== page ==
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Wednesday, Aug. 16, 2000

The 'third way' goes via Japan


CULTURE AND TECHNOLOGY IN MODERN JAPAN, edited by Ian Inkster and Fumihiko Satofuka. 2000, I.B. Tauris, 39.50 British pounds / St. Martin's Press, $59.50.
THE JAPANESE AND EUROPE: Images and Perceptions, by Bert Edstrom. Japan Library, 35 British pounds / $55.

In less than 150 years, Japan has changed from a peripheral feudal state into the second-most-powerful industrial nation in the world. This is no accident. When Commander Matthew C. Perry forcibly unlocked Japan from its self-imposed isolation by triggering the Meiji Restoration of 1868, it quickly became clear that Japan's only choice was a forced march to modernization.

The Japanese sacrificed the old to the new with great brutality and little opposition. Inside 50 years, they had transformed themselves from an island marooned in history to a military power that could take on and sink the might of the Russian Navy in 1905 at the Battle of Tsushima, after besting the Russian Army in the almost chivalrous siege of Port Arthur.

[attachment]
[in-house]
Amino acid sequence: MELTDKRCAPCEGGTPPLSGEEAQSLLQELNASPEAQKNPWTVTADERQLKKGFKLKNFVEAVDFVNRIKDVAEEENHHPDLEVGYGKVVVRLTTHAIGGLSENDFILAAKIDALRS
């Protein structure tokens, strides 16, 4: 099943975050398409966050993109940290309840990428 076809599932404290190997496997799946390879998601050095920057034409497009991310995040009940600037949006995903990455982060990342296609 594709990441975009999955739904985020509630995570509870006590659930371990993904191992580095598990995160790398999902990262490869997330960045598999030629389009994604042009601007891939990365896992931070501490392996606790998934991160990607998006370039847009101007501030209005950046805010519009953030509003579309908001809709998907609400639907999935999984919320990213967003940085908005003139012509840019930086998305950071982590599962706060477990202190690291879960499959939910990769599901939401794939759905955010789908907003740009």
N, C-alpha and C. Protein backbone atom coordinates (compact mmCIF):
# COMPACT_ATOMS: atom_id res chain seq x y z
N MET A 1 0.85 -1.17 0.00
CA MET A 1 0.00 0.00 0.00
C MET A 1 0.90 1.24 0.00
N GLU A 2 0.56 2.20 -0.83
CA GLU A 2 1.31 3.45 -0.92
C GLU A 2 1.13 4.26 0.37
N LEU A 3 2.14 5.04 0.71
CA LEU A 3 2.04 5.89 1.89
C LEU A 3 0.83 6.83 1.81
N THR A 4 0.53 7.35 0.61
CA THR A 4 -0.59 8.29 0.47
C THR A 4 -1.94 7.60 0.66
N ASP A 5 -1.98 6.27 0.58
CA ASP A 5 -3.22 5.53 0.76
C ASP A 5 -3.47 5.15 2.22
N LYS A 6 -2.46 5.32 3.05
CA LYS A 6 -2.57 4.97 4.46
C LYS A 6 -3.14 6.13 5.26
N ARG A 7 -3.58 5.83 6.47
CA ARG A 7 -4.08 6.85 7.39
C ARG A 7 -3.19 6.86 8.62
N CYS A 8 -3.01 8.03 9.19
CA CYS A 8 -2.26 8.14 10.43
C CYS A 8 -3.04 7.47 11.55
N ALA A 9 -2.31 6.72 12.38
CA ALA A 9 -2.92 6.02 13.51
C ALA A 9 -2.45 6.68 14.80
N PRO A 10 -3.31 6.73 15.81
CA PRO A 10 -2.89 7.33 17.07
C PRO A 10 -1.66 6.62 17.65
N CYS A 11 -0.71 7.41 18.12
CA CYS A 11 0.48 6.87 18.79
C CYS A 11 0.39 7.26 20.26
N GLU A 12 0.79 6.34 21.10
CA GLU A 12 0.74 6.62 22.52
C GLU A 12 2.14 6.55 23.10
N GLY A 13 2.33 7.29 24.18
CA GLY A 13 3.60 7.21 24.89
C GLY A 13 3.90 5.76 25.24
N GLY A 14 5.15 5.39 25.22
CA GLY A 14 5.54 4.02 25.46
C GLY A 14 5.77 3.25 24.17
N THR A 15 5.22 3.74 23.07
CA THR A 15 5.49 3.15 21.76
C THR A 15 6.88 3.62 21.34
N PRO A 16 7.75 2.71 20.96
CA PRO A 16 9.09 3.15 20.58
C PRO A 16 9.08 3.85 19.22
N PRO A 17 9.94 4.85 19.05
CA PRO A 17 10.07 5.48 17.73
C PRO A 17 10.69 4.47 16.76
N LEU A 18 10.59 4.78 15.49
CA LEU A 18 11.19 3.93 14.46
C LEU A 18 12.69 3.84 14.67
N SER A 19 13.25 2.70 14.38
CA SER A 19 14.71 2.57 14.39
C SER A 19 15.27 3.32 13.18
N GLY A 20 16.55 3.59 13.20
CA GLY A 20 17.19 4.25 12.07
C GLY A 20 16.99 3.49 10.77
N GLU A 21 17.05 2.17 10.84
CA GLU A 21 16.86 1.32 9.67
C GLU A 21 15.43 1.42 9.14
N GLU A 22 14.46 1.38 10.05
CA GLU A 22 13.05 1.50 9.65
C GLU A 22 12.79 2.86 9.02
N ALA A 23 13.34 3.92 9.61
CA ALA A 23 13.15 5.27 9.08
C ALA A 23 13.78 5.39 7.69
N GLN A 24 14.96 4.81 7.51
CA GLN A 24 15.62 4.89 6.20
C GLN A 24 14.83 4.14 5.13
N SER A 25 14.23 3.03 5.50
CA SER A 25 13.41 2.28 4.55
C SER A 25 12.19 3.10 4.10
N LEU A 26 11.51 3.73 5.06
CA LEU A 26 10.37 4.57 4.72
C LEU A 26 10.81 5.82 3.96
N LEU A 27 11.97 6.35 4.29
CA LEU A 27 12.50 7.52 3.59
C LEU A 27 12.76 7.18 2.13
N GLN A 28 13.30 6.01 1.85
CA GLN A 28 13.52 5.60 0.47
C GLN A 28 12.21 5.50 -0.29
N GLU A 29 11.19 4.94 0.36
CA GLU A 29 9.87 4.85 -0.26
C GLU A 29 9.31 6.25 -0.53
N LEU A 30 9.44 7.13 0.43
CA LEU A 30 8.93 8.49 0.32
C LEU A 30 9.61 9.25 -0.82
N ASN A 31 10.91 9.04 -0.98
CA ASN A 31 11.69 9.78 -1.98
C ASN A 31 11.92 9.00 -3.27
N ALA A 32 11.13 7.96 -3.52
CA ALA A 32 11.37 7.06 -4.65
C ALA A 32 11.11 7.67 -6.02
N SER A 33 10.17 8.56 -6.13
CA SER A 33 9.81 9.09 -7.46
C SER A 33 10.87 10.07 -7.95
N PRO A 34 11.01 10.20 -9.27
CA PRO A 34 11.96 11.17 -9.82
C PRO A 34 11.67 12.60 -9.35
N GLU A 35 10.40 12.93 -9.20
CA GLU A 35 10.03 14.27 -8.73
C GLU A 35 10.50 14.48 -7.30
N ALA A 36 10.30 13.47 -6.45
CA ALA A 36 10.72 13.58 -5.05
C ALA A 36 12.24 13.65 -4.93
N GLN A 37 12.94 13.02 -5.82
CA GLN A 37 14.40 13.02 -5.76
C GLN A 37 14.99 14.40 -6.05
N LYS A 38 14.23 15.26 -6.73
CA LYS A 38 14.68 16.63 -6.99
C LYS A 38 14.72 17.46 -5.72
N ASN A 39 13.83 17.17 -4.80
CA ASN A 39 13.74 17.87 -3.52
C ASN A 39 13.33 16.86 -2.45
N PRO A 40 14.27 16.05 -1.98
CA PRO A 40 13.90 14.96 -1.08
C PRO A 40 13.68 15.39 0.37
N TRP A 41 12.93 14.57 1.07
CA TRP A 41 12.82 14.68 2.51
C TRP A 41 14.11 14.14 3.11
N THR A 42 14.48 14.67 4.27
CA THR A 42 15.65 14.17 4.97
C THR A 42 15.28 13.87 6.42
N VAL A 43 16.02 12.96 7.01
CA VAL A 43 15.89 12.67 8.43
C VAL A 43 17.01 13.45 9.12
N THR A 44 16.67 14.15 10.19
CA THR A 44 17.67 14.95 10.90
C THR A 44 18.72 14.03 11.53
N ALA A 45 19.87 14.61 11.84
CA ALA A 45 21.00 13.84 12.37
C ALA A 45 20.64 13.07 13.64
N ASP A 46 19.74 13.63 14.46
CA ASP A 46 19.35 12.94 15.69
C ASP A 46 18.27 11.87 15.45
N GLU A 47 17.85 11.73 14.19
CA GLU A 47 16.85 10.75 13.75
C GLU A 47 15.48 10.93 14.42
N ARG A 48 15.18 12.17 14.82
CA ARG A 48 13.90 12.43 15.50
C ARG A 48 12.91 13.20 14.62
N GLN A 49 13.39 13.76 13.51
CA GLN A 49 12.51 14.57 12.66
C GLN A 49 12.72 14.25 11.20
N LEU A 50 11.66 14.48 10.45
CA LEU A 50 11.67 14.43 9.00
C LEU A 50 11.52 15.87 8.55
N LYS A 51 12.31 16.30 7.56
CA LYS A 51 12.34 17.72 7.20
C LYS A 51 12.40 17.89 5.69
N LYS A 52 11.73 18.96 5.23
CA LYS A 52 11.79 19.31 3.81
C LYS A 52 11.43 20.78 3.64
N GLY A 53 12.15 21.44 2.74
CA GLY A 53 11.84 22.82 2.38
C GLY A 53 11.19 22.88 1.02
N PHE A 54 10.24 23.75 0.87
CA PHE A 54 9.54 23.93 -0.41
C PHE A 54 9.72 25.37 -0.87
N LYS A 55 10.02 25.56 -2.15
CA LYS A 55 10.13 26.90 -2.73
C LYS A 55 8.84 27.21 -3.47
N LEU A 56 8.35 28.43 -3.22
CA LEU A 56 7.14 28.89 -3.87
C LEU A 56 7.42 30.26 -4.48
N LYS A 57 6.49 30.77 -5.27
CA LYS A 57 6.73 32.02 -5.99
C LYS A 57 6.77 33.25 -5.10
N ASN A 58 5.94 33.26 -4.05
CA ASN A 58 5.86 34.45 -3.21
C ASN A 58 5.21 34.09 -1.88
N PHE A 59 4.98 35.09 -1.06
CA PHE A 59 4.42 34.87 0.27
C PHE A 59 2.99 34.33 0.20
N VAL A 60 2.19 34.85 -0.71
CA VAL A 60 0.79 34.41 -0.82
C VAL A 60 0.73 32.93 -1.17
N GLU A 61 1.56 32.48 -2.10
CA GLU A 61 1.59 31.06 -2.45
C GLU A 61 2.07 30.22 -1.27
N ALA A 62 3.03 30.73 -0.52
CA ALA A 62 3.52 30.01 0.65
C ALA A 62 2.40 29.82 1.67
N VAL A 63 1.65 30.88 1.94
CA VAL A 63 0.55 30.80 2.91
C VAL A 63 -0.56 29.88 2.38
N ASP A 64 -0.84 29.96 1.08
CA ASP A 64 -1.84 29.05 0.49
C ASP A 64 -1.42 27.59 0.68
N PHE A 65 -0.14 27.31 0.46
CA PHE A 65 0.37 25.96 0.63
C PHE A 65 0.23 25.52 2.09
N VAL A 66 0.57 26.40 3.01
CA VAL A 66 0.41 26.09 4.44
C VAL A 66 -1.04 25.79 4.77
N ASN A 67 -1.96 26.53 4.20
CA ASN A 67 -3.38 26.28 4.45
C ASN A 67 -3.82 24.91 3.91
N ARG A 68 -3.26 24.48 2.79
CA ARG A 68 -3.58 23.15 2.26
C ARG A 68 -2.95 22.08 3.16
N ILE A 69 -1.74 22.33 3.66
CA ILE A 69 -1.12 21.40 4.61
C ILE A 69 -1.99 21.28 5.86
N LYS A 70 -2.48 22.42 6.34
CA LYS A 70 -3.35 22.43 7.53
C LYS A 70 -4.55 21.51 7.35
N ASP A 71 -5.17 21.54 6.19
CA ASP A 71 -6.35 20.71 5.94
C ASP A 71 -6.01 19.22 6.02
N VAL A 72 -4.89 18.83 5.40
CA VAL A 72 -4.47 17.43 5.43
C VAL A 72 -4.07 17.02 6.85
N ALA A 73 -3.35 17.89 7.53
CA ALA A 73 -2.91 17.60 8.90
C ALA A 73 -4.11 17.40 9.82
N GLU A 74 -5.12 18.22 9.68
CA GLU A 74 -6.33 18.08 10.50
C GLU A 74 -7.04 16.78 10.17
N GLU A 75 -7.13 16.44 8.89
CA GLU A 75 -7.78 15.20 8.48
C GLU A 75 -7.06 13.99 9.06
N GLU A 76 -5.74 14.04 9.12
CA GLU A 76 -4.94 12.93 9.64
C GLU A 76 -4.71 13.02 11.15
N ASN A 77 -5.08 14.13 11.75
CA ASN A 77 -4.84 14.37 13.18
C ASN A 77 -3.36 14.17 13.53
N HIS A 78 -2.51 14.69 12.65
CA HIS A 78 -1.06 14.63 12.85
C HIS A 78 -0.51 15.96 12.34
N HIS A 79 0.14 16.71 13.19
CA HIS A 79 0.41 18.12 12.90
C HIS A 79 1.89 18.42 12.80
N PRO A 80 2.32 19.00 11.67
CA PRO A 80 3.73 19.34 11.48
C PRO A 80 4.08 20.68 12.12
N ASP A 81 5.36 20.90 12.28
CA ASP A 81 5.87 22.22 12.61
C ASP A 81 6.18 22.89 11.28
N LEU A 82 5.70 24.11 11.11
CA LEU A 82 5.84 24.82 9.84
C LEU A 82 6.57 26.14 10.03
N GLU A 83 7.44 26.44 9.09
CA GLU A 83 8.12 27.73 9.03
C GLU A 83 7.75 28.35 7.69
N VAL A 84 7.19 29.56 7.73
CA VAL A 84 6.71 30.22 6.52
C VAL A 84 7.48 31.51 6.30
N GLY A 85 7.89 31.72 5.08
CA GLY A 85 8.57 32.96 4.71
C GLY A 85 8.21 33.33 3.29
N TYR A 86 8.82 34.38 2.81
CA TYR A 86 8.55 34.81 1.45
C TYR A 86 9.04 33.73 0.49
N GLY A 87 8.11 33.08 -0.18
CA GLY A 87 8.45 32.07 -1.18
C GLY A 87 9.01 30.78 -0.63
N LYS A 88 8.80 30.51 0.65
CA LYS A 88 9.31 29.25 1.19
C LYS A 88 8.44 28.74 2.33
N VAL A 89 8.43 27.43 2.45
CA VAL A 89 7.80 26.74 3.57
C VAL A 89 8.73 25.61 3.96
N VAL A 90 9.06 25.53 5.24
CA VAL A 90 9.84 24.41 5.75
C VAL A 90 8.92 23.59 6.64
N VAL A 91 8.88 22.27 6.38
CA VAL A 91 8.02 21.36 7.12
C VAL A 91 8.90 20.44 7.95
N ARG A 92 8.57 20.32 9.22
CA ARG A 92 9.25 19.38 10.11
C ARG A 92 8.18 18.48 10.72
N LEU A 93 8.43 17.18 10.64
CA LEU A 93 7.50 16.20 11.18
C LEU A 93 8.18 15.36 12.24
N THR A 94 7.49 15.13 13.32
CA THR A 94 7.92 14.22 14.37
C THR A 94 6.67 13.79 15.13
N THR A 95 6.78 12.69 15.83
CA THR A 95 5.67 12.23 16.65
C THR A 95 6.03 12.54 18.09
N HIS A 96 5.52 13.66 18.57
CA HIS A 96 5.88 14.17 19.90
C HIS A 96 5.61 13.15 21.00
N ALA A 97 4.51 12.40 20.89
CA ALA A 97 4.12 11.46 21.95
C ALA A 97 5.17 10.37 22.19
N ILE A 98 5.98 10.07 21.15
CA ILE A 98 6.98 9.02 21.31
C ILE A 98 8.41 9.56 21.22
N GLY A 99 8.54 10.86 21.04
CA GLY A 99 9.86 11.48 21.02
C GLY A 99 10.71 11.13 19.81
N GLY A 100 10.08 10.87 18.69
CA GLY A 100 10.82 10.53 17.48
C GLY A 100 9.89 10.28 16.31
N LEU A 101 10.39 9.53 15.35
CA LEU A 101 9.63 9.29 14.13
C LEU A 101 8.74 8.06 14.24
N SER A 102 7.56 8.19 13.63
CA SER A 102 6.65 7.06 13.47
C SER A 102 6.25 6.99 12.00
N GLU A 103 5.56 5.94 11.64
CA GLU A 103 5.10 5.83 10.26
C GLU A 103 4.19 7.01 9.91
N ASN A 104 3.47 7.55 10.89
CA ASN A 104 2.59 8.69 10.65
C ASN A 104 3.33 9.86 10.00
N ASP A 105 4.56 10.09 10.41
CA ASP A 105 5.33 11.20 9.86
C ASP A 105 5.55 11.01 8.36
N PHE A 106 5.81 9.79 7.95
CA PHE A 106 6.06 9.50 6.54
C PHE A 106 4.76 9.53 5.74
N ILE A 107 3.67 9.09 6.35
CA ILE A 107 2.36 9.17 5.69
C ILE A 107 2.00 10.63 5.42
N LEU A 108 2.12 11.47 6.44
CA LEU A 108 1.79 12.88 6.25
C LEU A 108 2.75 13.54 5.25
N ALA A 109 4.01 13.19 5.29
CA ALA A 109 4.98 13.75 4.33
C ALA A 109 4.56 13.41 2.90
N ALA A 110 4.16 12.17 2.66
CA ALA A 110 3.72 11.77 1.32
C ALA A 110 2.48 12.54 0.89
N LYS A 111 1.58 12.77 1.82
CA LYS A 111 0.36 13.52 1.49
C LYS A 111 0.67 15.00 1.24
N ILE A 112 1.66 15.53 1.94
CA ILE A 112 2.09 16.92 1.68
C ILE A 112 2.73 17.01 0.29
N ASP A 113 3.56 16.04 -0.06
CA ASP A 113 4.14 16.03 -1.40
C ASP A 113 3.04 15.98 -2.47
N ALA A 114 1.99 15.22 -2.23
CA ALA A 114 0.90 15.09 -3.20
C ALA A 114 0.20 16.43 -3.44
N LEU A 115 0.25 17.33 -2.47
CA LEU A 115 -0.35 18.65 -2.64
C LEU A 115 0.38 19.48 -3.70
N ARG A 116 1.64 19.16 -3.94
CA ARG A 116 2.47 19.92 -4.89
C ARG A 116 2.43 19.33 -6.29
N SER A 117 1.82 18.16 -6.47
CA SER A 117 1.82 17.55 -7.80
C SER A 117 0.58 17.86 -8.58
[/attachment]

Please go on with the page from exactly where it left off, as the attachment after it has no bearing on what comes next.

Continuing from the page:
Japan's drive to modernize was motivated as much by fear as by envy. All too obvious a fate awaited if it failed to make the grade. The search was on for the magic formula for success. In the 1880s, the answer was biology: improving the feeble Japanese body and mind by opening Japan up, encouraging mixed marriages, promoting a meat diet and studying English.

This split between homogeneity and diversity had its synthesis, which blighted the '30s and '40s, when patriotic ultranationalism for the God-Emperor and his state was married to an outgoing expansionism to bring the benefits of the "Greater East Asia Co-Prosperity Sphere" to Japan's Asian neighbors.

Ultimately more popular was to beat the West at its own game: industrialization. Japan was to winch itself to the top, at least initially, with a combination of cheap Oriental labor and Western science.